And if it seems fuzzy, know that Jesus is much less concerned with parceling out “blame” than He is in your ongoing process of transformation. It’s usually “all of the above.”

The Suffering of Transformation

Change is hard. We change when we have “suffered enough.”

Some may hear that and say, “Of course I’ve suffered enough. What more do I have to endure?” Others will feel that a cruel truth and walk away from the process of transformation.

Hebrews says, “In your struggle against sin you have not yet resisted to the point of shedding your blood” (Hebrews 12:4). And no, this does not mean that if you try hard enough you can stop sinning. You can’t change your heart any more than an Ethiopian change his skin, says Jeremiah 13:23.

Your role is not to simply try harder; your role is to keep showing up and keep saying Yes.

And sometimes that’s painful enough to draw blood.

You don’t want to show up; it would be so much easier to keep indulging in your addictions and ways or distracting yourself. And you certainly don’t want to say Yes when the Holy Spirit puts His finger on something and says, “This here; let’s deal with this.” That might mean leaving behind something you’ve come to rely on. And can you really count on the future He promises as being any better than the past?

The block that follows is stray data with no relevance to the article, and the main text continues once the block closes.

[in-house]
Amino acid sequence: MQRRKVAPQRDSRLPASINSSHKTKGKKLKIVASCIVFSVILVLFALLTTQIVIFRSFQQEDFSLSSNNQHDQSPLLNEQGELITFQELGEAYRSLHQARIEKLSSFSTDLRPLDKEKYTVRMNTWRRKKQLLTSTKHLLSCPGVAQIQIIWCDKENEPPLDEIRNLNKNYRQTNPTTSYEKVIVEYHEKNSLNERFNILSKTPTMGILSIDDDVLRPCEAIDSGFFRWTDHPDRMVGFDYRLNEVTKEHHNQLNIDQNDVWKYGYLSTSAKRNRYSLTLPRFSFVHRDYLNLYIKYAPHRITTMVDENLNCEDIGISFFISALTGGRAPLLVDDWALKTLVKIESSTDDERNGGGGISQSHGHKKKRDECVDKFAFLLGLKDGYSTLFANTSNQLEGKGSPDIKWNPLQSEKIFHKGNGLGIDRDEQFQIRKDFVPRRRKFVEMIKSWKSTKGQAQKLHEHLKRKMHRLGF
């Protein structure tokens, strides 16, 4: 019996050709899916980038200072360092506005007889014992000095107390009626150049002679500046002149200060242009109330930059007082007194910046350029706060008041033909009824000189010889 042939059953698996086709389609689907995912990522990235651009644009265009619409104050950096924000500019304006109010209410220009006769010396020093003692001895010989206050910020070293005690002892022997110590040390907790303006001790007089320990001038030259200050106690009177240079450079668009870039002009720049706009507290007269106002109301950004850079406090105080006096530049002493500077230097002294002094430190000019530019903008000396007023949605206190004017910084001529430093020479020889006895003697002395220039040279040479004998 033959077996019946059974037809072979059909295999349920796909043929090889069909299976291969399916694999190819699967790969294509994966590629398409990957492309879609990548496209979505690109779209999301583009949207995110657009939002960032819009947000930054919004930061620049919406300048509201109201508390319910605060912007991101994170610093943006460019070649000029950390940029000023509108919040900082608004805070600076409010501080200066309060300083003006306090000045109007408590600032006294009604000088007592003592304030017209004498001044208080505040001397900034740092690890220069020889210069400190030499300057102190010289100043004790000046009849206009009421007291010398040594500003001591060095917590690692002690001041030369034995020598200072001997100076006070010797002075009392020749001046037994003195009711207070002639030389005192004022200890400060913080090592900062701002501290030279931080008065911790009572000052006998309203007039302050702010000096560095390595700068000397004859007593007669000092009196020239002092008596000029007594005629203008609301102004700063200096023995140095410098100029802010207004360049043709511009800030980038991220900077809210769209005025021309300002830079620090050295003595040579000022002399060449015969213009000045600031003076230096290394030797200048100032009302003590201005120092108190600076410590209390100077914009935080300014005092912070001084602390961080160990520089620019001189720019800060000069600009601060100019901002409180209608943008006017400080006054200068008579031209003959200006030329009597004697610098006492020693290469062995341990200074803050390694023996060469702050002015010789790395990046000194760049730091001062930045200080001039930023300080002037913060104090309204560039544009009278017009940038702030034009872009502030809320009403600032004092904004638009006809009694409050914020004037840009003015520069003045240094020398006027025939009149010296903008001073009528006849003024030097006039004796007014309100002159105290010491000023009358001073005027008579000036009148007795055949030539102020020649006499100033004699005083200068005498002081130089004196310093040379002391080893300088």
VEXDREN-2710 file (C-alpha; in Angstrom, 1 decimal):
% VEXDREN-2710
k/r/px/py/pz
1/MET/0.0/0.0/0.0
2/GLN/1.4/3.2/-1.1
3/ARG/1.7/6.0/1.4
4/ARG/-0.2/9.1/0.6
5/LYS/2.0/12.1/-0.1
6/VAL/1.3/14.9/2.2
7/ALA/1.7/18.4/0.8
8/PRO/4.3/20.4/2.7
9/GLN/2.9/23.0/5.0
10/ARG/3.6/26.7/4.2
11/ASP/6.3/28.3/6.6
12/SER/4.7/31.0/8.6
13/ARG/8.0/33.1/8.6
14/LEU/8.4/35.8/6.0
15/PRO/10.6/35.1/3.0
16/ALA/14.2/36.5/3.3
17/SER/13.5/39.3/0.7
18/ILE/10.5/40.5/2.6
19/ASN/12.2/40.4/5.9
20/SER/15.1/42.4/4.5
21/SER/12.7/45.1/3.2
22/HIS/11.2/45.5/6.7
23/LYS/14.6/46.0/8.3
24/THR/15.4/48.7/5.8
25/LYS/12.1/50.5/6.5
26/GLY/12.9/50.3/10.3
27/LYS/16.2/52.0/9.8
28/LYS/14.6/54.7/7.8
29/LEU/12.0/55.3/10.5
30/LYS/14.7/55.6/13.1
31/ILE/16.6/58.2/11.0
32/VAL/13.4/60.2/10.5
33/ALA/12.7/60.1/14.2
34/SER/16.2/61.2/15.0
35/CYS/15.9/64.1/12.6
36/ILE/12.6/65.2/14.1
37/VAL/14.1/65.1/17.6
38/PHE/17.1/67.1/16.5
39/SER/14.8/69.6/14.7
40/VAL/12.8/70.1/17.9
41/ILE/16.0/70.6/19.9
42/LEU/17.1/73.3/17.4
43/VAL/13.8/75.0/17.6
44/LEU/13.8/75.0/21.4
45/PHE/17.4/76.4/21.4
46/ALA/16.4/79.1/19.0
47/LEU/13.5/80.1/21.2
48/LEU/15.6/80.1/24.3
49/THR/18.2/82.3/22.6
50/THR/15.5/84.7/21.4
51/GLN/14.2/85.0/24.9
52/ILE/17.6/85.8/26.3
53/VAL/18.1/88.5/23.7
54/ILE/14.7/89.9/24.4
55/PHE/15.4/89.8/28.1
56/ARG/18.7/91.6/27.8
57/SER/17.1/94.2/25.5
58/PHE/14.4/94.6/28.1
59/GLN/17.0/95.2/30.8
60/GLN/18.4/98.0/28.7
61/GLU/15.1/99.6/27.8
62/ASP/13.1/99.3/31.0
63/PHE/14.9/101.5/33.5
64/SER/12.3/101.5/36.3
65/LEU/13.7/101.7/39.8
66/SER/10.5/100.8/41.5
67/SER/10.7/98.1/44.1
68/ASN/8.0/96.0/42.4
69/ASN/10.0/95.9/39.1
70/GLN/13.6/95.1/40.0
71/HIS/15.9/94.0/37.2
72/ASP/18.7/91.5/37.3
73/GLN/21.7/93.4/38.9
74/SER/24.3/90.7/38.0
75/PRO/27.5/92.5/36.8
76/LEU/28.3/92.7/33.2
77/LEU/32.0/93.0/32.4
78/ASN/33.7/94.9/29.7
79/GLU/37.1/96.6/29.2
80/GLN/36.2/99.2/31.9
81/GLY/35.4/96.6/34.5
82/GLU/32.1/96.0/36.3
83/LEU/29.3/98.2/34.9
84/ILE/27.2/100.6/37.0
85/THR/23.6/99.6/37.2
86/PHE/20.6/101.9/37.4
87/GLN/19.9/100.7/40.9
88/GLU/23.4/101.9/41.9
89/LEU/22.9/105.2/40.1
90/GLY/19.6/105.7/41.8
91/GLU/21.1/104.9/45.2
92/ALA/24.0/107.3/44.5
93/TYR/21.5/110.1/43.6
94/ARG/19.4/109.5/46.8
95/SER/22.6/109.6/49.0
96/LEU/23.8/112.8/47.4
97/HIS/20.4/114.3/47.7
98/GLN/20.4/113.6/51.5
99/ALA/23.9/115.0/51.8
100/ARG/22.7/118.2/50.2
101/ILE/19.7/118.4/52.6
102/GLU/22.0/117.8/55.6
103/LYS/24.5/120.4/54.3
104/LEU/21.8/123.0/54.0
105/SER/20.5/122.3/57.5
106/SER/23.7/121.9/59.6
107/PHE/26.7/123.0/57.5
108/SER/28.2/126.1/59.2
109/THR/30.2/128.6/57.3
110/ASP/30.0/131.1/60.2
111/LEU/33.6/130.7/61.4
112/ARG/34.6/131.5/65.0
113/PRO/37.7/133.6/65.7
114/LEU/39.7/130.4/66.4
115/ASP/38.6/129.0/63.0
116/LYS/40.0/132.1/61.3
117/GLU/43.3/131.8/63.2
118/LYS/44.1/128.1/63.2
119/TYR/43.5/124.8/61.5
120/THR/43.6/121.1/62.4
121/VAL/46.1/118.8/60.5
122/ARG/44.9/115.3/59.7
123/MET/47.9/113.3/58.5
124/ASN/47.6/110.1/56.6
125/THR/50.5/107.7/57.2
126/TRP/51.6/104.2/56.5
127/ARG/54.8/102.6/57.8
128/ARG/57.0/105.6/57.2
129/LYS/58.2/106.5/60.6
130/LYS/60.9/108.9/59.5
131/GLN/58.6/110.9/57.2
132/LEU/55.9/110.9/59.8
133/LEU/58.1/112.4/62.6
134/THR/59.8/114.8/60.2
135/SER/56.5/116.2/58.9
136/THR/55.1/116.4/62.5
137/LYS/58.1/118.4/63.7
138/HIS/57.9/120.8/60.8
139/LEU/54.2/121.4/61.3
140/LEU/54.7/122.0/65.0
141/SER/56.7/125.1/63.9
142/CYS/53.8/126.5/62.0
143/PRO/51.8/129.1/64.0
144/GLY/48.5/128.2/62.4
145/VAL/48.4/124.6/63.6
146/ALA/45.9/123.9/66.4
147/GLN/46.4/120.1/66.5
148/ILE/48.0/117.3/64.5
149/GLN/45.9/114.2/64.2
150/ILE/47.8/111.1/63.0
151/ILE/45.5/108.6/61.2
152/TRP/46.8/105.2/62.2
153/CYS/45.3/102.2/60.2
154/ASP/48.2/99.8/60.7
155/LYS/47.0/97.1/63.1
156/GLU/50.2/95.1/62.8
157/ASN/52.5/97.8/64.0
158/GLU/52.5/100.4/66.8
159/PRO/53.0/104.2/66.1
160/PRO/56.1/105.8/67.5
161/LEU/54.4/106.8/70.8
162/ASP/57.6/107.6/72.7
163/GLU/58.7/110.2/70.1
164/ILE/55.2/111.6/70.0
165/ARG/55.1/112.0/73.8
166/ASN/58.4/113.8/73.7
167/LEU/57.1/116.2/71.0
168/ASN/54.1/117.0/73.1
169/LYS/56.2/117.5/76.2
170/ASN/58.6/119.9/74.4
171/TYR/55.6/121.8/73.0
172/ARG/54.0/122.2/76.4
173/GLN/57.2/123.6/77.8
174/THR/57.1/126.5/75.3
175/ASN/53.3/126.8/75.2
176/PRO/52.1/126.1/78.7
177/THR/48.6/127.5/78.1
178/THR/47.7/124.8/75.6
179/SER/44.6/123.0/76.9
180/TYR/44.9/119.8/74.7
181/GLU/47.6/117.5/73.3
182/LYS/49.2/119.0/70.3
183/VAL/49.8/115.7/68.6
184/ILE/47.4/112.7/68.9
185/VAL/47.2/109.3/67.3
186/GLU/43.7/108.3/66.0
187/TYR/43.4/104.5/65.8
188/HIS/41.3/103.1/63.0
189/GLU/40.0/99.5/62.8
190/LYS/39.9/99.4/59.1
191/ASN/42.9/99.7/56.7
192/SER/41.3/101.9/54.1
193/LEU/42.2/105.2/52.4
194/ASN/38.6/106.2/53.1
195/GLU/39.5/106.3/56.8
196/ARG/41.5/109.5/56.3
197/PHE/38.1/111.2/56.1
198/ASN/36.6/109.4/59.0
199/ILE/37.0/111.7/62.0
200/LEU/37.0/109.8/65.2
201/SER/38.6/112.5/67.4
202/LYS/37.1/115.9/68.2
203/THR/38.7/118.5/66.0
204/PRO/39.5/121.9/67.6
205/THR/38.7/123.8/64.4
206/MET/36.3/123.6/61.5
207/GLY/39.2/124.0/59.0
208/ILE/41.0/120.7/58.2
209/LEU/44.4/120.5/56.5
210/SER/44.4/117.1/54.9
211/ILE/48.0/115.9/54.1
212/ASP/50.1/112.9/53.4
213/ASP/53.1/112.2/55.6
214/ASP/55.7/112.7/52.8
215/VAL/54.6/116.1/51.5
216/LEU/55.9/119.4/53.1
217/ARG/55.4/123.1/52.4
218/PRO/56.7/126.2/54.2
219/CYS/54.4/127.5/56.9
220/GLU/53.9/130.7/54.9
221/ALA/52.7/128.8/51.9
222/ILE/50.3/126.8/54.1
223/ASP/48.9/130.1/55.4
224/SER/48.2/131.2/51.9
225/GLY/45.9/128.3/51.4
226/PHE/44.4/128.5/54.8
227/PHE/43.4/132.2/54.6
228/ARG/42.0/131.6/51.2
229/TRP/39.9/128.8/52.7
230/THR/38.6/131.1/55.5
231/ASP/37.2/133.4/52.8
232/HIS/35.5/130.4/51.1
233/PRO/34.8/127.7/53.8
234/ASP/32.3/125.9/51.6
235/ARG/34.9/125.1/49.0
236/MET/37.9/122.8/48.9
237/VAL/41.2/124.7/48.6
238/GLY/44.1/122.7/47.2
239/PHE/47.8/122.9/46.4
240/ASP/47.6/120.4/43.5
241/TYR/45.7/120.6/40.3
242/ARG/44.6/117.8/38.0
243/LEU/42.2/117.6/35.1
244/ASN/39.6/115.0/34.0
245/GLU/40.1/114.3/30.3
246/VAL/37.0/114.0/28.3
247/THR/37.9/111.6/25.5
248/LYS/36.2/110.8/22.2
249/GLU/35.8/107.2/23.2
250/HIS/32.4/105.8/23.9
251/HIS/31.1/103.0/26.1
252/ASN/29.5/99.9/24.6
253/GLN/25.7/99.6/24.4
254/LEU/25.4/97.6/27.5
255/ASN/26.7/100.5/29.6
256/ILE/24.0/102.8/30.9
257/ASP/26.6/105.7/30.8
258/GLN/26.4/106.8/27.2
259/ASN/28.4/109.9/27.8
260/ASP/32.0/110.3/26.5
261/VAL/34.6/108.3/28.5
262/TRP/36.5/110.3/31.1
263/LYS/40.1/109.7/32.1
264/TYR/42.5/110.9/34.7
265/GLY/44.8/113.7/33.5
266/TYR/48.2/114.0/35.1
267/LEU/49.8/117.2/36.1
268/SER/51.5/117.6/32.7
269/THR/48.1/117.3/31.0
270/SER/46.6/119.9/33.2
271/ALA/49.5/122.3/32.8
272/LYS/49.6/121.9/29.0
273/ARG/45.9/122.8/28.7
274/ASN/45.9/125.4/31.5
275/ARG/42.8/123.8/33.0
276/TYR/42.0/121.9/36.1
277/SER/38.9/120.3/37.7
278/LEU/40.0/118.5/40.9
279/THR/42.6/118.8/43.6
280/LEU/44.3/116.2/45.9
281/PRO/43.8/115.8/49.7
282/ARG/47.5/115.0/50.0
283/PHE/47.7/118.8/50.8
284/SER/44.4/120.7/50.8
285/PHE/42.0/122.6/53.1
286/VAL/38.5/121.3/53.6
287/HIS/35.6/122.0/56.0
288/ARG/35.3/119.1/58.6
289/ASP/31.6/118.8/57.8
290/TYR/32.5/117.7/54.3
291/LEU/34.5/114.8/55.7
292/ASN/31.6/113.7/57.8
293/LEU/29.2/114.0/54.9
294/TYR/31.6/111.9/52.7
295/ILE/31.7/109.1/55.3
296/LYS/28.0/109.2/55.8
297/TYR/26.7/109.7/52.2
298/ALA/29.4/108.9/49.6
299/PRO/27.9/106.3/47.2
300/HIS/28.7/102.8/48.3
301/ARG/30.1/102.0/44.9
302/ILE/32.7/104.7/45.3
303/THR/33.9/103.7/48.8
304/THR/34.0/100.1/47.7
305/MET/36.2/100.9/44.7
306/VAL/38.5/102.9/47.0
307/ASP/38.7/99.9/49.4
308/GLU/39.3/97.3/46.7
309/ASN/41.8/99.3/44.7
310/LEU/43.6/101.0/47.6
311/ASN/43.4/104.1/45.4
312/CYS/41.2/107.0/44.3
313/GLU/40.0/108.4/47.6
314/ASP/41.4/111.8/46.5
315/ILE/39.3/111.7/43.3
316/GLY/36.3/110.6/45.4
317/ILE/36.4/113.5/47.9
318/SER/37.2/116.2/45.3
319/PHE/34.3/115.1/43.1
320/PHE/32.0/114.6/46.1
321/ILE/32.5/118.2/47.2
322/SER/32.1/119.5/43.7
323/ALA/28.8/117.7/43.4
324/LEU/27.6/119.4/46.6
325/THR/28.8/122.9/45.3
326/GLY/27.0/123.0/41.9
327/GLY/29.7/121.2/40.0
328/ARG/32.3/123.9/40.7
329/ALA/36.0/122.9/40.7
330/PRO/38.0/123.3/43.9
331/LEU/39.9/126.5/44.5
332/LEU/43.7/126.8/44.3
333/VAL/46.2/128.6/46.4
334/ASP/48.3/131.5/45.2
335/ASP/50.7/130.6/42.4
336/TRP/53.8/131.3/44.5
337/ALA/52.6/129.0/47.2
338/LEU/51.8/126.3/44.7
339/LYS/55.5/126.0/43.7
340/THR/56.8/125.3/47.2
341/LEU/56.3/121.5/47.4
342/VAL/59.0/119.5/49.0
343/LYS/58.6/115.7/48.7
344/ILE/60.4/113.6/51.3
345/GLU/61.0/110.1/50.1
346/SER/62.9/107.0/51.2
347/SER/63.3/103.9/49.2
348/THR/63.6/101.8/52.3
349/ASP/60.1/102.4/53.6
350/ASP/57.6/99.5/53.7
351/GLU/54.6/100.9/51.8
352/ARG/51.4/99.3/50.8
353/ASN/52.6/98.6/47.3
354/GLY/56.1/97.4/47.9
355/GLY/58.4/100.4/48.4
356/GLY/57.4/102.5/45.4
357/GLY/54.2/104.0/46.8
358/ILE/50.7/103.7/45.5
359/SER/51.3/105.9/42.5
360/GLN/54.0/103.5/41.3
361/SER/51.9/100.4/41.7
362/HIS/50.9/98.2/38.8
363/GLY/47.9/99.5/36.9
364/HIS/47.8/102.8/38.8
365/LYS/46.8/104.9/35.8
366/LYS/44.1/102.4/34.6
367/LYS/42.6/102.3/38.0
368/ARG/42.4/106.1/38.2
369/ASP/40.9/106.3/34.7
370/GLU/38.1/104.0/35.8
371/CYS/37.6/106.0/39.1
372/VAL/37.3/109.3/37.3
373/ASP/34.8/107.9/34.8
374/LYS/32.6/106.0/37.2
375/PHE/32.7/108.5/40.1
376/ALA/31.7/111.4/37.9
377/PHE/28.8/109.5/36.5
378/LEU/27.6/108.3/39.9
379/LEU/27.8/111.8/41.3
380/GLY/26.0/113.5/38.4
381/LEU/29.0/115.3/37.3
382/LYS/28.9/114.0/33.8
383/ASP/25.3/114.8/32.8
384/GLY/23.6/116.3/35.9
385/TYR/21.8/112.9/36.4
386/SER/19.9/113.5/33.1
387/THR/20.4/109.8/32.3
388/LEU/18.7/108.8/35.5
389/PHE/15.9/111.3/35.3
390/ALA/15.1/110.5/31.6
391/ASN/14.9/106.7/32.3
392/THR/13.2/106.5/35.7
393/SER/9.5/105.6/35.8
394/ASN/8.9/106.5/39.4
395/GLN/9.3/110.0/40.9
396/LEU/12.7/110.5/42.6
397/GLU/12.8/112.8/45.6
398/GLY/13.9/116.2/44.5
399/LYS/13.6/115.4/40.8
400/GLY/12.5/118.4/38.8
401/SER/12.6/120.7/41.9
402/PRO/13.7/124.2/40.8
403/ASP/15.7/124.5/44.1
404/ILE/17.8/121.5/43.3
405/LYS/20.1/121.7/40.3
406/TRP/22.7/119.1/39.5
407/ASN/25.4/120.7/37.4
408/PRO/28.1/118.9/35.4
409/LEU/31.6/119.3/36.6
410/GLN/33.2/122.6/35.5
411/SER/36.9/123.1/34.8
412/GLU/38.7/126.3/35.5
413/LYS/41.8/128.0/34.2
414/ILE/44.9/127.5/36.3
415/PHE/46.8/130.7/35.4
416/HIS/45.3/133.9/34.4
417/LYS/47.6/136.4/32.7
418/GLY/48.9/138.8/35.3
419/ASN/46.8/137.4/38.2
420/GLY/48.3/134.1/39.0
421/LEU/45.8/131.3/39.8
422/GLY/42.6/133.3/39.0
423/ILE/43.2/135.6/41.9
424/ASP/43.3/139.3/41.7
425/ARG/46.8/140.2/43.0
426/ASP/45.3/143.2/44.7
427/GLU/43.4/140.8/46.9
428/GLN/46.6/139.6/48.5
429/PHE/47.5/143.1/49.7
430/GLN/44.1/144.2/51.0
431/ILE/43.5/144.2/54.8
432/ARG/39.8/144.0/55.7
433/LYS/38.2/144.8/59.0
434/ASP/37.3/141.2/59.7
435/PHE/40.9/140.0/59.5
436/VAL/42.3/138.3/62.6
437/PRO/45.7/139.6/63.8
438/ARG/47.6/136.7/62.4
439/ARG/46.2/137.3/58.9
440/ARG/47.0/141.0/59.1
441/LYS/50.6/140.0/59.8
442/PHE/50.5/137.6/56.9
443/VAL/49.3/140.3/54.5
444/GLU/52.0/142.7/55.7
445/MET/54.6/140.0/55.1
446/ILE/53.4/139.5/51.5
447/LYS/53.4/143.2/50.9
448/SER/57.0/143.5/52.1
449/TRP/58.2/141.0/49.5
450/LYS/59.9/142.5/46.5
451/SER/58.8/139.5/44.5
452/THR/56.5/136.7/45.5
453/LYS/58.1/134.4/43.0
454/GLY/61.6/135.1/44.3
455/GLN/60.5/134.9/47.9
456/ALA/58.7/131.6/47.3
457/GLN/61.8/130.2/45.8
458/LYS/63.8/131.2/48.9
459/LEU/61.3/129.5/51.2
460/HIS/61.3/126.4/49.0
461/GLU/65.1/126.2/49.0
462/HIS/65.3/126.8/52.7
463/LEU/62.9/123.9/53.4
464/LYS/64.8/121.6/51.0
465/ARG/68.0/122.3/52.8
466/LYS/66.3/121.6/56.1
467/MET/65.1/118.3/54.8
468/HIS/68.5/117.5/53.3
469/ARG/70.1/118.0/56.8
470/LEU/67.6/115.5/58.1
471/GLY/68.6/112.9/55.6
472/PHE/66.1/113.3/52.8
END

So yes, the process of transformation usually involves suffering also. And that’s the kind of suffering that produces perseverance, character, and hope (Romans 5:3-4). With this kind of suffering your role is to choose to keep showing up and keep saying Yes to what God is doing.

Suffering is NOT for its Own Sake 

In the daily life of our suffering, some have gotten the idea that we earn brownie points with God the more we suffer. And if that’s the case, then I’ve gotten enough brownie points, thank you very much; I’ll take a smaller mansion in heaven if it means my suffering can end now.

But that’s not how God works. You can’t earn God’s pleasure – or brownie points or anything else – by trying harder, or being “good,” or suffering more. There is priceless value in suffering not because of the suffering itself, but because of the glory that is to come. Jesus, “who for the joy that was set before him endured the cross, despising the shame” (Hebrews 12:2). In the middle of His suffering Jesus was looking forward – to glory, and to you and me (see Isaiah 53:11).

I would not have chosen to walk through the journey of grief after my husband died. AND, as a result of what God did in me through that process I discovered a priceless substance in my soul that I could not have obtained any other way.

How to Suffer Well

Suffering well is not “grin and bear it.” That’s neither healthy nor godly.

Suffering well means seeking healing for what’s happened to you. It means repenting for any way you’ve sinned in response – against yourself, others, and God. And it means continuing to show up and say Yes to God’s process of transformation in you even when it’s hard.

Glory and hope are worth it!

Your Turn: What does looking at these different kinds of suffering mean to you? Have you ever considered that transformation involves suffering as well? I’d love to hear from you; leave a comment below.

Want more? In this week’s podcast episode I talk with Dr. Curt Thompson about how suffering, rightly understood, is the doorway to hope. Listen or watch here.

Tweetables: why not share this post?

  • Not all suffering is the same. There are 3 different (sometimes overlapping) kinds of suffering; what happened to you, how you sinned in response, and the process of transformation. And you deal with these varieties differently. Tweet that.